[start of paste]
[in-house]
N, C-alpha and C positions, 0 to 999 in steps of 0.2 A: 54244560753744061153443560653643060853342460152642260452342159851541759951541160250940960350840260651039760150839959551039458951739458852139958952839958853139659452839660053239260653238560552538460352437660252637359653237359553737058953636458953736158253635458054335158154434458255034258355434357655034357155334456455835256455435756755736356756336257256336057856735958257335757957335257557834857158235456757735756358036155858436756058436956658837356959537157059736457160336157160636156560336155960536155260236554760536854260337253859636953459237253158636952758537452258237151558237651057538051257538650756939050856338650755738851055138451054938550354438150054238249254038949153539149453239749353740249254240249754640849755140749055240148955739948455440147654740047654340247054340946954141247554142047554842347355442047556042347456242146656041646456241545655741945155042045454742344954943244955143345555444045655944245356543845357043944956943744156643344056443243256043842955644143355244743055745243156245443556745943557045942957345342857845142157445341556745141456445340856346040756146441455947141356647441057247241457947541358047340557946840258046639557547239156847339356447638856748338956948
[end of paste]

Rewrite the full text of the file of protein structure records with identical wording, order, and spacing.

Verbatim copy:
[in-house]
N, C-alpha and C positions, 0 to 999 in steps of 0.2 A: 54244560753744061153443560653643060853342460152642260452342159851541759951541160250940960350840260651039760150839959551039458951739458852139958952839958853139659452839660053239260653238560552538460352437660252637359653237359553737058953636458953736158253635458054335158154434458255034258355434357655034357155334456455835256455435756755736356756336257256336057856735958257335757957335257557834857158235456757735756358036155858436756058436956658837356959537157059736457160336157160636156560336155960536155260236554760536854260337253859636953459237253158636952758537452258237151558237651057538051257538650756939050856338650755738851055138451054938550354438150054238249254038949153539149453239749353740249254240249754640849755140749055240148955739948455440147654740047654340247054340946954141247554142047554842347355442047556042347456242146656041646456241545655741945155042045454742344954943244955143345555444045655944245356543845357043944956943744156643344056443243256043842955644143355244743055745243156245443556745943557045942957345342857845142157445341556745141456445340856346040756146441455947141356647441057247241457947541358047340557946840258046639557547239156847339356447638856748338956948